Many an organization is just not prepared to leverage real-time leadership opportunities. While brands may have a social media presence, their leaders have not made the time. Yet, it is such a mistake to underestimate social media (and Twitter, specifically) as a leadership development tool. Even worse, is waiting until an opportunity arises only to wish you had built more engagement in advance.
You cannot ride the influence wave unless you anticipate the opportunity.
Steadily building intentional social capital is what it is all about, not frantically sharing or “liking” things with no plan. Learning about and building connections with a very defined list of “dream influencers” – be they key journalists, academics, or other established sector leaders – is actually the work. By spending upfront time, you can set the stage to maximize future leadership and influence-building moments. There is no need to overly map every possible option or follow thousands of people. I’m serious.
Just build a strategic platform that can be ready when the opportunity arises.
I could go on, and I have, but I’m mainly writing this post to put a stick of dynamite under the many sustainability and climate action focused business leaders – in clean technology, electric mobility, renewable energy and the like – who are clearly not investing any time developing that “trust” capital. With the URGENCY of our global climate change challenges, substantive, sharing, and community-building leadership is at a high premium.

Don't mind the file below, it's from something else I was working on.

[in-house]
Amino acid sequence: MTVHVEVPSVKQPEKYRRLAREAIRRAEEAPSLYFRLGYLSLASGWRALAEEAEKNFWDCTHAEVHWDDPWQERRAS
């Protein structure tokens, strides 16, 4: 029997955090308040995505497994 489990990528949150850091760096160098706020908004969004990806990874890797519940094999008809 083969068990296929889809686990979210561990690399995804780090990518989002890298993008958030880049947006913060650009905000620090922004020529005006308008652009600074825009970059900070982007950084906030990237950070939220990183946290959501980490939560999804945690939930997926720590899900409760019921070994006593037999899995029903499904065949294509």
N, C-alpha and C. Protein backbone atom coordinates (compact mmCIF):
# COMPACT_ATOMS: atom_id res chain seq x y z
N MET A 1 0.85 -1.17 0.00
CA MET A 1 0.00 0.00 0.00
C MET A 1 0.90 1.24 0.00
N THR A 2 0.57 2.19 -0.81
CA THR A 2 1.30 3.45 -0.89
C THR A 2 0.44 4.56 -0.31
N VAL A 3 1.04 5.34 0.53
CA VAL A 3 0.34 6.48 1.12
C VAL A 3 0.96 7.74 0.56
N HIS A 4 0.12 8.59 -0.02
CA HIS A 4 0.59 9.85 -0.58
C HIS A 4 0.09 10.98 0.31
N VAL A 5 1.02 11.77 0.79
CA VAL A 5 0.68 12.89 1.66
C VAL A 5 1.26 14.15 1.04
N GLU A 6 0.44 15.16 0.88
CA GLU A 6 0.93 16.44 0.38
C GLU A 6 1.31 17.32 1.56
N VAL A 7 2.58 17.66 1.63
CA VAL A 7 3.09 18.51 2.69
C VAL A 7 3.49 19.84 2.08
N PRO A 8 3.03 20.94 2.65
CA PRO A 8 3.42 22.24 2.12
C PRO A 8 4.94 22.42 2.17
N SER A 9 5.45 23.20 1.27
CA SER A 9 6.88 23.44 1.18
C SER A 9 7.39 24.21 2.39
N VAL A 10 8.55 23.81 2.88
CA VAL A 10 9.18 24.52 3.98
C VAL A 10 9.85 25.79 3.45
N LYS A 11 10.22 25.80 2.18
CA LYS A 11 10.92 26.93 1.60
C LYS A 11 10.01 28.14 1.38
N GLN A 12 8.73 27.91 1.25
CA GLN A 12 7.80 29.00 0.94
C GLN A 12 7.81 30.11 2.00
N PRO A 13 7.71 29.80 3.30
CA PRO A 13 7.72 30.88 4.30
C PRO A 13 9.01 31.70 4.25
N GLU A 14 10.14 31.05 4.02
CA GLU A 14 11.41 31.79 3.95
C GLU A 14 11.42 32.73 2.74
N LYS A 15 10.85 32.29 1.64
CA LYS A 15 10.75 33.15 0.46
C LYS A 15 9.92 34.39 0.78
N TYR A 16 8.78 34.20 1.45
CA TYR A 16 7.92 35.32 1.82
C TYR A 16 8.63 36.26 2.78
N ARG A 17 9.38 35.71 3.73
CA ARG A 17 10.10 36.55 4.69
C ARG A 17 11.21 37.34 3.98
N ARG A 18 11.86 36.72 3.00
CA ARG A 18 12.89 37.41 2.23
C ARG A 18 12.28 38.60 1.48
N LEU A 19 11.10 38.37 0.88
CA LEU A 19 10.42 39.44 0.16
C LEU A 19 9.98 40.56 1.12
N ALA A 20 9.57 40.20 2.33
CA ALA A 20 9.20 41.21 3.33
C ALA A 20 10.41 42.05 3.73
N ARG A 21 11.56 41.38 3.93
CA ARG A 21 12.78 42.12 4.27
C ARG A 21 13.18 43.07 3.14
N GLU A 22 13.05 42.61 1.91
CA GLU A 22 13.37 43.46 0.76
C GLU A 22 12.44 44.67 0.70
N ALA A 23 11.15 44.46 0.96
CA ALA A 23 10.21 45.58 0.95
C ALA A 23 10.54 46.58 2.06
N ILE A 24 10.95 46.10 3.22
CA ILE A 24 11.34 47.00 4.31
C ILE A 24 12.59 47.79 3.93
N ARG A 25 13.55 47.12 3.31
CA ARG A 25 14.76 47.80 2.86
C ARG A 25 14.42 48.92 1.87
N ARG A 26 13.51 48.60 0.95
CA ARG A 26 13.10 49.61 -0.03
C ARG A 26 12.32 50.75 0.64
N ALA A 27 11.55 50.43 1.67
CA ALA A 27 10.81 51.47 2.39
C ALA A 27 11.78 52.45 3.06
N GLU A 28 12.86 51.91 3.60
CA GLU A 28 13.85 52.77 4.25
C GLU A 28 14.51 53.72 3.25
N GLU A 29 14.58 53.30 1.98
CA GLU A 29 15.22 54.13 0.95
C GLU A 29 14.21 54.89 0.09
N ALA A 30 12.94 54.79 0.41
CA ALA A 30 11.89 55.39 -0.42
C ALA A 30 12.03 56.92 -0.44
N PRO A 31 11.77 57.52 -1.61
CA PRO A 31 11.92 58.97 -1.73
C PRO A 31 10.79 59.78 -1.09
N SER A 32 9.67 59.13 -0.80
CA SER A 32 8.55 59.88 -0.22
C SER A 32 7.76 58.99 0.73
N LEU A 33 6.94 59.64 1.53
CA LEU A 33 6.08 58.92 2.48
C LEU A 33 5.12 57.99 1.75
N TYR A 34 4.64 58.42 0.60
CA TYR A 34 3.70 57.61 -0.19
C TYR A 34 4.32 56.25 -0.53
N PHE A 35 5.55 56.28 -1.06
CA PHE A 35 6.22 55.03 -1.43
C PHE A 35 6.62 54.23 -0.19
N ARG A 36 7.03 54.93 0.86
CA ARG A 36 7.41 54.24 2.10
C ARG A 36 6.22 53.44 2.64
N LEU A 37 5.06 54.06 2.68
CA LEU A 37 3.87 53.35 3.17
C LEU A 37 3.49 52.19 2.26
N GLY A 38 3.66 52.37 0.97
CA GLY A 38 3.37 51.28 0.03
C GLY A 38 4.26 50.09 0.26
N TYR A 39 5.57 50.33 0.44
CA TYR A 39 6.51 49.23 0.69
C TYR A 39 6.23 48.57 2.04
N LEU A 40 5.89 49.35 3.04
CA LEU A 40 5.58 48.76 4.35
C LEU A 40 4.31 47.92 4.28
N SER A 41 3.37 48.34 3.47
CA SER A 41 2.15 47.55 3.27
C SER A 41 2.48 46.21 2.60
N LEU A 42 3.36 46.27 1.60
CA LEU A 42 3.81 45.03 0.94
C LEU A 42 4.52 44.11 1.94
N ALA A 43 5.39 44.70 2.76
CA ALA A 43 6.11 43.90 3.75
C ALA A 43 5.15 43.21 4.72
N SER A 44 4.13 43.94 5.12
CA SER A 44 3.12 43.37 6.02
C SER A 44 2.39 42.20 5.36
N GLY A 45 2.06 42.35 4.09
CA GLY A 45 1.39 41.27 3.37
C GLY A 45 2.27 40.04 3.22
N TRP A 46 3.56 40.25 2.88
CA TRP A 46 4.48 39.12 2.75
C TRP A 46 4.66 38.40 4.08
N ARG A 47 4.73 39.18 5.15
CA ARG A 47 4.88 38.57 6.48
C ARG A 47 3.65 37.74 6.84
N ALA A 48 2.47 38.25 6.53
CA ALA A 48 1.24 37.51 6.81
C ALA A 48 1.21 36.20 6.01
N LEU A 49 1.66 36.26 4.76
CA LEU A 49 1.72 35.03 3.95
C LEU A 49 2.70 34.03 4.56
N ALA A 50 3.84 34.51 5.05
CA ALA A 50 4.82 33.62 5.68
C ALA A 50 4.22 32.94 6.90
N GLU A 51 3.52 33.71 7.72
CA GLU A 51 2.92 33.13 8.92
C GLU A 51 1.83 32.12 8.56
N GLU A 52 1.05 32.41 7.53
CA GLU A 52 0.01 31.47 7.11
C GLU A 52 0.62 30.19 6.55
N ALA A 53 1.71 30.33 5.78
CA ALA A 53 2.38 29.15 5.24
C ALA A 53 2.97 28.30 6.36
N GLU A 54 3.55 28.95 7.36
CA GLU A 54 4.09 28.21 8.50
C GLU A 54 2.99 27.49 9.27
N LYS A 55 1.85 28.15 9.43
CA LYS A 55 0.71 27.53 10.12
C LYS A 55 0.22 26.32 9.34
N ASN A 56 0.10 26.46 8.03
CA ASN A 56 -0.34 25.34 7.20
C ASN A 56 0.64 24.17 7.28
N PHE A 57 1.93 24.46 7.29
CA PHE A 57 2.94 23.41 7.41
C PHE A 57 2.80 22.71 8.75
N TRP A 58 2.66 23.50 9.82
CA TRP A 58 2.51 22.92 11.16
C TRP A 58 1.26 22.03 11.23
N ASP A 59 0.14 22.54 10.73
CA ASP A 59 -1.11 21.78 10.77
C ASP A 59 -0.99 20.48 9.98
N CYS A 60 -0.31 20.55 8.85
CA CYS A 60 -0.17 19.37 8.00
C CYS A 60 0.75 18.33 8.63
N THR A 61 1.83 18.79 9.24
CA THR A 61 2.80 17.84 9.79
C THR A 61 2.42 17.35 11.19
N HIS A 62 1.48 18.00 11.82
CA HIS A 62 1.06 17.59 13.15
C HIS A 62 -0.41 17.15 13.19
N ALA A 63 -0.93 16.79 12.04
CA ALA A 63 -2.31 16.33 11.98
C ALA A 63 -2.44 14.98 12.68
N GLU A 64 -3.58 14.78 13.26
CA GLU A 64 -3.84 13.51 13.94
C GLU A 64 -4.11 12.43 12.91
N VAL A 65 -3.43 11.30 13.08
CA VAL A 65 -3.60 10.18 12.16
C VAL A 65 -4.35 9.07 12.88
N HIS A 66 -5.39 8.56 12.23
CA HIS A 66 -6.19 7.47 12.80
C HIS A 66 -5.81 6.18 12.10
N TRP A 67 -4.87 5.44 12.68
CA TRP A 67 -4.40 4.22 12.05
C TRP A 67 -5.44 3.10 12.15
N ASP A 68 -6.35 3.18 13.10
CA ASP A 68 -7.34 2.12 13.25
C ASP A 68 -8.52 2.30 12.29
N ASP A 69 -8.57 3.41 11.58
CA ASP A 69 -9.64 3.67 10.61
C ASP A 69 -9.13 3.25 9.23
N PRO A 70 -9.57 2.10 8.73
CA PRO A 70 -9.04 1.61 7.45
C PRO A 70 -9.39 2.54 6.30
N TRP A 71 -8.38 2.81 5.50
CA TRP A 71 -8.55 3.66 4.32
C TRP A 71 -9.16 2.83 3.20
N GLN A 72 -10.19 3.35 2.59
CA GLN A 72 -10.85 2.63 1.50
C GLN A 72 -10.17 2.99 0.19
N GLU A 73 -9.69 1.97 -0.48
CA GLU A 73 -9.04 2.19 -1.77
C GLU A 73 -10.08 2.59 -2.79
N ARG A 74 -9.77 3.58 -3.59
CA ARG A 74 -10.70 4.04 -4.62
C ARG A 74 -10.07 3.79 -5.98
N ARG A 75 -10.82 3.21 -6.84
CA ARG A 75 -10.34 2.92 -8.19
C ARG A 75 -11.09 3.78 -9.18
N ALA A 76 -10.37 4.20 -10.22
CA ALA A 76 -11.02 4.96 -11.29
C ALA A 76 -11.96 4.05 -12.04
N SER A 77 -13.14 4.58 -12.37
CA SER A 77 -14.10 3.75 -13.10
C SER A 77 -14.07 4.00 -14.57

But, you have no hope of being seen among your key influencers if you don’t intentionally (that word, again!) put yourself there, and become a known curator or resource for your sector.
In other words: Be the way you’d like to be seen.
To emphasize: Today’s smartest leaders are prepped, anticipating and read to jump on opportunity. Very few of your competitors or peers have given this any thought.
It’s your move.
Articles that demonstrate what I’m talking about:
The power in CEOs for helping eliminate traffic jams (which would also serve as climate action, employee attraction/retention and so on etc..) – great Quartz piece by Paul Mackie. Imagine if more CEOs did this AND had socially engaged platforms to talk about it and cheer on their peers?
The power of CEOs as activists more broadly, with a focus on Marc Benioff, the CEO of Salesforce, who is a Twitter thought leadership model, very wisely using his social capital – great Harvard Business Review piece by Aaron K. Chatterji and Michael W. Toffel.
…guiding organizations and companies in this way is my passion and expertise.